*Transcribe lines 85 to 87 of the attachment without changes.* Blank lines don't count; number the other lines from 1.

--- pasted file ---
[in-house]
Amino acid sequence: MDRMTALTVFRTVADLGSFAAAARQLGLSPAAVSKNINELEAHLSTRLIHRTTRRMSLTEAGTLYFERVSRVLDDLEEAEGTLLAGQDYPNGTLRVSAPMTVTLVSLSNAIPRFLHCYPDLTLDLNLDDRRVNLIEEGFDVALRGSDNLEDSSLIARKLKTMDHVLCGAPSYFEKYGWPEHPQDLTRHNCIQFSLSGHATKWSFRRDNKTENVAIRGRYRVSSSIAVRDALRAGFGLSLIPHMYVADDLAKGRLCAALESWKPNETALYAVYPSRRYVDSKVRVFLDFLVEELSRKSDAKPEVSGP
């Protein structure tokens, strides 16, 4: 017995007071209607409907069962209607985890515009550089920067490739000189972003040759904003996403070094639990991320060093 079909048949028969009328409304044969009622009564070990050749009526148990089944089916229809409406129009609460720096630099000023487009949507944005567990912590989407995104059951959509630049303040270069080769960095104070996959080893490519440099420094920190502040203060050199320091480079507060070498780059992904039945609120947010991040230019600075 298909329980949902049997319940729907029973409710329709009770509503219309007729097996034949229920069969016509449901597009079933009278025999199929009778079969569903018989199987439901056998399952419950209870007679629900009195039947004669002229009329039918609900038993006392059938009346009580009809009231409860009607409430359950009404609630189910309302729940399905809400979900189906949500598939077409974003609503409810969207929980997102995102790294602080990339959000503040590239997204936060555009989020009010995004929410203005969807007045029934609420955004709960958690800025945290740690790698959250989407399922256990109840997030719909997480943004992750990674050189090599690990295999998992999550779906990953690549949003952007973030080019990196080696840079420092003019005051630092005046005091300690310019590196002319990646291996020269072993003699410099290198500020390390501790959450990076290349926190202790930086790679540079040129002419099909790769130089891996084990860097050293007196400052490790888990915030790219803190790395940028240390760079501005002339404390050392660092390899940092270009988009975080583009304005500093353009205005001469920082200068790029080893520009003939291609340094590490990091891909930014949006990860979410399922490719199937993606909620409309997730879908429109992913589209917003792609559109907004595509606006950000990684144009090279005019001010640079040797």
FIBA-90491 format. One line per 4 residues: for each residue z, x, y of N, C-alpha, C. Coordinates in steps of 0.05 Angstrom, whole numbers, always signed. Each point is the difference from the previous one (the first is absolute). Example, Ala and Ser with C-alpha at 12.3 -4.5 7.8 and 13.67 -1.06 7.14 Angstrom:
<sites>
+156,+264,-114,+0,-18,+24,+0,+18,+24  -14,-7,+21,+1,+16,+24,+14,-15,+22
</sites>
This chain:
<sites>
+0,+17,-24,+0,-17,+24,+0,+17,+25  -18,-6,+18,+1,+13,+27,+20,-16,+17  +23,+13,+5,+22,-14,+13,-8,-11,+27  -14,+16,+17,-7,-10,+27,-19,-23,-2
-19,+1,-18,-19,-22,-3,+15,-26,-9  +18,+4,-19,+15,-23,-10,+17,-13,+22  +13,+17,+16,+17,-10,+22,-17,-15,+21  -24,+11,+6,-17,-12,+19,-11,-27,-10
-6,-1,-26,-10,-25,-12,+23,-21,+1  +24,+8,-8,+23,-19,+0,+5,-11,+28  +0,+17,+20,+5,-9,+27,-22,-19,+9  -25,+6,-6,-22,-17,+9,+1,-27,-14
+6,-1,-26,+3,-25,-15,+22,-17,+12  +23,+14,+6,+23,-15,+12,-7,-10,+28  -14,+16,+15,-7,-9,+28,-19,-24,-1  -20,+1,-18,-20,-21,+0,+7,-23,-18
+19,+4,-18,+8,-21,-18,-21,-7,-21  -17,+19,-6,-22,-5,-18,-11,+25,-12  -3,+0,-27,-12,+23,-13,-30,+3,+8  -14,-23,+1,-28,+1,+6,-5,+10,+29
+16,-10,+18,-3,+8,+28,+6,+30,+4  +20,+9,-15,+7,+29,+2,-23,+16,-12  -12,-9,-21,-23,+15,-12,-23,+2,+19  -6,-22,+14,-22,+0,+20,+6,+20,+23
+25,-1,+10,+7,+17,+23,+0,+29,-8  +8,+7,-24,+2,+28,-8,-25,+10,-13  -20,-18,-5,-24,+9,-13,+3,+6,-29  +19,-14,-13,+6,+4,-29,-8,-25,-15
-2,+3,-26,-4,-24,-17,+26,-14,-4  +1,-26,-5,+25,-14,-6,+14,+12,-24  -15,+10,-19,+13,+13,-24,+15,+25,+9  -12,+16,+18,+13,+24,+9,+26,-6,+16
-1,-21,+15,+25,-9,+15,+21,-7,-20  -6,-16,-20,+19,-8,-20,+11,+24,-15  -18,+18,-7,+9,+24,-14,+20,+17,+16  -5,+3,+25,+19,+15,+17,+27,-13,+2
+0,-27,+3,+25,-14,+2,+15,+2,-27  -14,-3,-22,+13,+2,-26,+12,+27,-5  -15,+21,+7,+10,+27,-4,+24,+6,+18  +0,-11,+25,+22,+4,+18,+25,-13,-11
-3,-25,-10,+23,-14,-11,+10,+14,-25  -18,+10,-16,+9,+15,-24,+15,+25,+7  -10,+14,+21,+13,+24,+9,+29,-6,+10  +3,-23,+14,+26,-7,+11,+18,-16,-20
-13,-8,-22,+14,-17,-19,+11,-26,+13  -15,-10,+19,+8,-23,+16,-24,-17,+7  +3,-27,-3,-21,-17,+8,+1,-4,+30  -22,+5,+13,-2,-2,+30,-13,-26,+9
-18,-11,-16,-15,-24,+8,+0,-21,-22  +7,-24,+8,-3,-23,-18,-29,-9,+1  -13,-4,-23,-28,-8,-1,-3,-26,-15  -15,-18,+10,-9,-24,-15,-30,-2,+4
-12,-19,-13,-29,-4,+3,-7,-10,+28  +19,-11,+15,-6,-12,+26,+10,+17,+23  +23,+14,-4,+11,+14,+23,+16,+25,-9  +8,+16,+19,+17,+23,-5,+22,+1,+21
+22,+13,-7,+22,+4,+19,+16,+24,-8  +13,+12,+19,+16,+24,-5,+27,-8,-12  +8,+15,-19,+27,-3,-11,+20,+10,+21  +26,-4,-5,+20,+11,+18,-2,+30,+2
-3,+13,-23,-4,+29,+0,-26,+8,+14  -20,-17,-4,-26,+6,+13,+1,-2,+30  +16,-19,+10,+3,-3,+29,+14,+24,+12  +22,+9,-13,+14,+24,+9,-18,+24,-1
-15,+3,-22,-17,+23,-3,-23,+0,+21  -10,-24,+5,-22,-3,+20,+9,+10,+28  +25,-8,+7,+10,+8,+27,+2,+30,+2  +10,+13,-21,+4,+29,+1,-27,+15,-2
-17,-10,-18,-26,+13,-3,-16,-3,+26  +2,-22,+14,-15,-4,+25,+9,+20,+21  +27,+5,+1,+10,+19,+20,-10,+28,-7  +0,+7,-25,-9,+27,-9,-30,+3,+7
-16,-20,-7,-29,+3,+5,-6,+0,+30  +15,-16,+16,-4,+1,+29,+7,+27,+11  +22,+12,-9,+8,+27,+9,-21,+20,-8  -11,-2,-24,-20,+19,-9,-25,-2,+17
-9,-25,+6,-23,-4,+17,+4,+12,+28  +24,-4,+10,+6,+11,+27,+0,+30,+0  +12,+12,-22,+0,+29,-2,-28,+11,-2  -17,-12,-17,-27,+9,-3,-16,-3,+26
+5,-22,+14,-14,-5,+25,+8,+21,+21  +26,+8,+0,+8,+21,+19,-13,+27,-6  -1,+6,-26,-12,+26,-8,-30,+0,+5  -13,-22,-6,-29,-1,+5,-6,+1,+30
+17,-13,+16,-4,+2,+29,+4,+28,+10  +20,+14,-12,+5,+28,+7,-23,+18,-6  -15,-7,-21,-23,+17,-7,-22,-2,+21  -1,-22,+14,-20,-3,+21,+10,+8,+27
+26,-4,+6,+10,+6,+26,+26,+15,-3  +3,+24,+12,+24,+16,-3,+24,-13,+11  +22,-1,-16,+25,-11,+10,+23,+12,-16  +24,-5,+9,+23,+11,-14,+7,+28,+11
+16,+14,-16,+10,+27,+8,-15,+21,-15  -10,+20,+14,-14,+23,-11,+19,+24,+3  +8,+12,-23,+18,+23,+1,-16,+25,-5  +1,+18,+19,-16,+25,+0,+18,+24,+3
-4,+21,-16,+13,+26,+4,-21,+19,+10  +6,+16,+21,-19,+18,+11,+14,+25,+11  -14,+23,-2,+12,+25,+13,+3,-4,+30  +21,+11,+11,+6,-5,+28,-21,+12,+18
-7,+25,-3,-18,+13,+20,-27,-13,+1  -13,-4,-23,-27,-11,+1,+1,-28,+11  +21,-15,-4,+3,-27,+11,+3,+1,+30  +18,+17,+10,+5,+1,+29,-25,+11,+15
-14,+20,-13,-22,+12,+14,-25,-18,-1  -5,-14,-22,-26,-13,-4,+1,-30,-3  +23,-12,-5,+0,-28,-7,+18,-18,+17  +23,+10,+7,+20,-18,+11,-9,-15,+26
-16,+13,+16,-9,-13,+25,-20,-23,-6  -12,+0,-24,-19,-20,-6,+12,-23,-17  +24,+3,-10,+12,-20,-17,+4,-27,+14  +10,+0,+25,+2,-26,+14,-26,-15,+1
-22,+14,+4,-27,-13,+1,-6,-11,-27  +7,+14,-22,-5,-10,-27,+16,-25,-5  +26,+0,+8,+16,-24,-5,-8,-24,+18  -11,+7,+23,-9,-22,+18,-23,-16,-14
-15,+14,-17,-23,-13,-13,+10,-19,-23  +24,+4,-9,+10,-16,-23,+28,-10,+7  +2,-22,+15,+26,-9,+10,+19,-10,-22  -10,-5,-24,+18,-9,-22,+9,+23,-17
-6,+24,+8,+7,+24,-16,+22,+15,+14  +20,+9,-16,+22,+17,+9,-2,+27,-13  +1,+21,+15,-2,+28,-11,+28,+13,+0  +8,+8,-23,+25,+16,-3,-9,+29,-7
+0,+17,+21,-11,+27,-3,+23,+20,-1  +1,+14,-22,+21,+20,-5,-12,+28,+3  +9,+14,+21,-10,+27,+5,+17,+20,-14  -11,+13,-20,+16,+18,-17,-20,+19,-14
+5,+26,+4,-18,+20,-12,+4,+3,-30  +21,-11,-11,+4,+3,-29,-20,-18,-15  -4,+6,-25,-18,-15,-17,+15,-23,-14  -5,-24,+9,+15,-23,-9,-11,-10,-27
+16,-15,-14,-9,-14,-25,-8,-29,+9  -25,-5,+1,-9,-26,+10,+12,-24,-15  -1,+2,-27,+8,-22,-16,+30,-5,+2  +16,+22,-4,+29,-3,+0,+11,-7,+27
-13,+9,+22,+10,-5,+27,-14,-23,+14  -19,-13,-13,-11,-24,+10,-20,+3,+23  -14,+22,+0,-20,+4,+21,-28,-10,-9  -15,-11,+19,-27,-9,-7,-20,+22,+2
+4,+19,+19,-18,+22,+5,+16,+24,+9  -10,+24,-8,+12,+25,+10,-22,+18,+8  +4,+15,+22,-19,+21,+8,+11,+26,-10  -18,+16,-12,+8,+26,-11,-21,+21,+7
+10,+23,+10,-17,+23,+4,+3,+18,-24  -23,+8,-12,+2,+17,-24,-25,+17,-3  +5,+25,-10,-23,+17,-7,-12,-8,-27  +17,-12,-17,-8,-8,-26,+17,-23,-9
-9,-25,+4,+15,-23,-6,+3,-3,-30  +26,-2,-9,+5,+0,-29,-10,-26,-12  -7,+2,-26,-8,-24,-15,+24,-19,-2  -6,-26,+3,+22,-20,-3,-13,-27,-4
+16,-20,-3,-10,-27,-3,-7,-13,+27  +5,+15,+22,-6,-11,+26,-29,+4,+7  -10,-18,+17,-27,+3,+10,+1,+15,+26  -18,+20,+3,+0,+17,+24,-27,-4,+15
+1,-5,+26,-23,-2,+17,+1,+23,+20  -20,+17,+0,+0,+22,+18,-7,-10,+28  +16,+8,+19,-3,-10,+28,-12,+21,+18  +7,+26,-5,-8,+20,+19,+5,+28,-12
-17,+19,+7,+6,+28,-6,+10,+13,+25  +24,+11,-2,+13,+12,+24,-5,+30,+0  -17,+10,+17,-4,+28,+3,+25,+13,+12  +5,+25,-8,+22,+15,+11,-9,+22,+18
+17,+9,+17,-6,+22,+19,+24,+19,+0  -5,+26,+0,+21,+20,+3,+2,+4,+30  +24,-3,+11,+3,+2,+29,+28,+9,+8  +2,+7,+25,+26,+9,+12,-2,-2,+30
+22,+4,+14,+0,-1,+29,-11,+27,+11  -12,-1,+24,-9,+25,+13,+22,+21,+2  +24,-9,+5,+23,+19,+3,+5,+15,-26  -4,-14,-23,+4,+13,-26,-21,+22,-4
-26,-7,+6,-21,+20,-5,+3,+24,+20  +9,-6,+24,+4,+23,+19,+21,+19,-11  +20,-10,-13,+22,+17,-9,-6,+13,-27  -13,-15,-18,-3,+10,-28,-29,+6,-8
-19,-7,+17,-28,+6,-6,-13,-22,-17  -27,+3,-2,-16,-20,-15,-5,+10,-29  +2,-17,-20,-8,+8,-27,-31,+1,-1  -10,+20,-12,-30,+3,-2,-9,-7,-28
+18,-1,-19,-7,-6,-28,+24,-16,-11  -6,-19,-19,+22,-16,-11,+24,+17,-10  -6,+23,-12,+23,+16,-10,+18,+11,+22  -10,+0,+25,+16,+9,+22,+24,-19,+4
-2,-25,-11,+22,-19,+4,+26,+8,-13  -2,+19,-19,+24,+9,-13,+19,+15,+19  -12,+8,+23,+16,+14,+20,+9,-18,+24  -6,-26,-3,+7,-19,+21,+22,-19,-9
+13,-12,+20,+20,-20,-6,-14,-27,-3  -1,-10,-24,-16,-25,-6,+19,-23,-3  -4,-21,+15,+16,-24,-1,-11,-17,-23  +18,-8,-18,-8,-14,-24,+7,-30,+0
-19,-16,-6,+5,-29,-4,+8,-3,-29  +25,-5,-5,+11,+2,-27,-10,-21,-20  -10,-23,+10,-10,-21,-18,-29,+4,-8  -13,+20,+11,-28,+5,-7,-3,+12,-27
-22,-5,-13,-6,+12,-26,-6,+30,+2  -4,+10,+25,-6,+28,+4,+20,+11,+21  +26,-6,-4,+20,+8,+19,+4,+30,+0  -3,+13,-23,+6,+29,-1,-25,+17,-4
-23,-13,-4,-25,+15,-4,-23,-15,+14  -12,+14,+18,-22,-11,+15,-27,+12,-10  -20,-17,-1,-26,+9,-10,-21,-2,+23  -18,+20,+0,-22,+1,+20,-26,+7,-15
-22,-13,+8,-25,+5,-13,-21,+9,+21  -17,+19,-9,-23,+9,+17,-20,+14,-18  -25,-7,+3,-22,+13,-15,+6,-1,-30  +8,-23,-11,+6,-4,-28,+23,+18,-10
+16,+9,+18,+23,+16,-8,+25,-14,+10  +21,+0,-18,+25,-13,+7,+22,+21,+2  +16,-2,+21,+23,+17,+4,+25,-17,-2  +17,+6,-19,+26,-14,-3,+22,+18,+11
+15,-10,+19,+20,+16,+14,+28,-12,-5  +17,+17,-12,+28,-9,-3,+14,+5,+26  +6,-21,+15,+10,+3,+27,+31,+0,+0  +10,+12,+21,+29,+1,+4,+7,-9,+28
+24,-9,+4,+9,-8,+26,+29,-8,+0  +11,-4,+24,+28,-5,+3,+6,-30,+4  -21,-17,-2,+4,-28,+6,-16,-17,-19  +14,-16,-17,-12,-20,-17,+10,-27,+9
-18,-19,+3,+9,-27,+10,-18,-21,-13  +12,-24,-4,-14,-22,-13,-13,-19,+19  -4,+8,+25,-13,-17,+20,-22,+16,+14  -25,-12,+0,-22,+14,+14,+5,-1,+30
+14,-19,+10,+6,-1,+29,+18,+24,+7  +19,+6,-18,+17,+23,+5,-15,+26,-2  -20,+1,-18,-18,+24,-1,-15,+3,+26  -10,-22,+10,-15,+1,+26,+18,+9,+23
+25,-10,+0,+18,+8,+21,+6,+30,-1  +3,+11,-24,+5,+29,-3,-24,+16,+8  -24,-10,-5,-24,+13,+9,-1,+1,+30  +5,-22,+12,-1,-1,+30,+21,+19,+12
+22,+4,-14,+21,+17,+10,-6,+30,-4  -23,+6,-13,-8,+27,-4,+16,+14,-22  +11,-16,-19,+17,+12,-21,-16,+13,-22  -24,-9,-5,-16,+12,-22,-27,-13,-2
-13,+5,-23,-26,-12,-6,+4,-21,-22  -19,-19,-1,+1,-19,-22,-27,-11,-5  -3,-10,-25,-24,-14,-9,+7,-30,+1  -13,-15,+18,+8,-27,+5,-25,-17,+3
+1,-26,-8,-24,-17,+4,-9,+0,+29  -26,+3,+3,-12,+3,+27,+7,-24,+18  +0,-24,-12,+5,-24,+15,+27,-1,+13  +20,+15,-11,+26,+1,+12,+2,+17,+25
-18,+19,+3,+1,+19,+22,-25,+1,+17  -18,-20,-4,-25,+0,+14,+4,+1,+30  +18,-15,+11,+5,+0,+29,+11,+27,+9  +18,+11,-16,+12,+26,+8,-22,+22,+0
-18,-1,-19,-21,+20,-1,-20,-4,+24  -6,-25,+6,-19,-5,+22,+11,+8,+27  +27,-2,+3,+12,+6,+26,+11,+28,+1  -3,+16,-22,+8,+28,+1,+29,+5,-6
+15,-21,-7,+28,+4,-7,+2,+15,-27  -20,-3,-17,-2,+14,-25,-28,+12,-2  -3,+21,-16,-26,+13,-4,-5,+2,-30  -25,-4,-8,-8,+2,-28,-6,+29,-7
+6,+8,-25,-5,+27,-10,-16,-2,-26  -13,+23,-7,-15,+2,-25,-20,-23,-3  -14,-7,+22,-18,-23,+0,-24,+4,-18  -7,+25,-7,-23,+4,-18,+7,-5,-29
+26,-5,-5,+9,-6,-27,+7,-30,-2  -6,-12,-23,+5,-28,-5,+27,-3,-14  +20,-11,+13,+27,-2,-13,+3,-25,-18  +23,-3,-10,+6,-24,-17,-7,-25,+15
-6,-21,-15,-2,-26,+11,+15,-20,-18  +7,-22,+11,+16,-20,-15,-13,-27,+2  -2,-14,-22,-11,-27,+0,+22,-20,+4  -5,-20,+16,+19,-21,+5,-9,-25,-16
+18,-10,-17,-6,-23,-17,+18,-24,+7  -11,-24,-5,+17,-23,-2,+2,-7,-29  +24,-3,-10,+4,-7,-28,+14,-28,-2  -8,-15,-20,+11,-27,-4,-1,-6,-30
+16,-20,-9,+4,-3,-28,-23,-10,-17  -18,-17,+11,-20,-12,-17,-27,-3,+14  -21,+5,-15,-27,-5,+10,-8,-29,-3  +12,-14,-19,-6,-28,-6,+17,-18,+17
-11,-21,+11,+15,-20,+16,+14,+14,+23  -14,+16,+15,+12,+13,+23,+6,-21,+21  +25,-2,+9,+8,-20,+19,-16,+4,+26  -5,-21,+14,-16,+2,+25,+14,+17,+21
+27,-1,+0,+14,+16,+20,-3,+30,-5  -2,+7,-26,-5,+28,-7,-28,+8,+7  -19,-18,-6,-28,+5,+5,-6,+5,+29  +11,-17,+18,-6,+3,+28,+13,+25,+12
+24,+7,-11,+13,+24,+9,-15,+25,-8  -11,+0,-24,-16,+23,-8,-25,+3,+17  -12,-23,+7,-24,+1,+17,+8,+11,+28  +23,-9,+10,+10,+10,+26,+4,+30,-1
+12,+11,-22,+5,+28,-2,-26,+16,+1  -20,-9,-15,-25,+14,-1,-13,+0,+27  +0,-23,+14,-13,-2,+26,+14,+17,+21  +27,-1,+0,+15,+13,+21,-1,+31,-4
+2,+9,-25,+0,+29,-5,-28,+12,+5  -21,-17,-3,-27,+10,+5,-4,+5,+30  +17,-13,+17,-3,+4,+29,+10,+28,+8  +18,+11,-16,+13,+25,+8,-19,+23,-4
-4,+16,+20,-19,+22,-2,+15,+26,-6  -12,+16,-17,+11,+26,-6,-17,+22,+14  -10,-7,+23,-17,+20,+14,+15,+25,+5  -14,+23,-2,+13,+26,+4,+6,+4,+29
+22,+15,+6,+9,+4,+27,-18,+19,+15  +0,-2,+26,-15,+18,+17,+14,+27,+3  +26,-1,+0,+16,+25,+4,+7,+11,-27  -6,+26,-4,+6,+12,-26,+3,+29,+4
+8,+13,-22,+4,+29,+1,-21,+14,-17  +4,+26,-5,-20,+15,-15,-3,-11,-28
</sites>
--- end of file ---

+22,+15,+6,+9,+4,+27,-18,+19,+15  +0,-2,+26,-15,+18,+17,+14,+27,+3  +26,-1,+0,+16,+25,+4,+7,+11,-27  -6,+26,-4,+6,+12,-26,+3,+29,+4
+8,+13,-22,+4,+29,+1,-21,+14,-17  +4,+26,-5,-20,+15,-15,-3,-11,-28
</sites>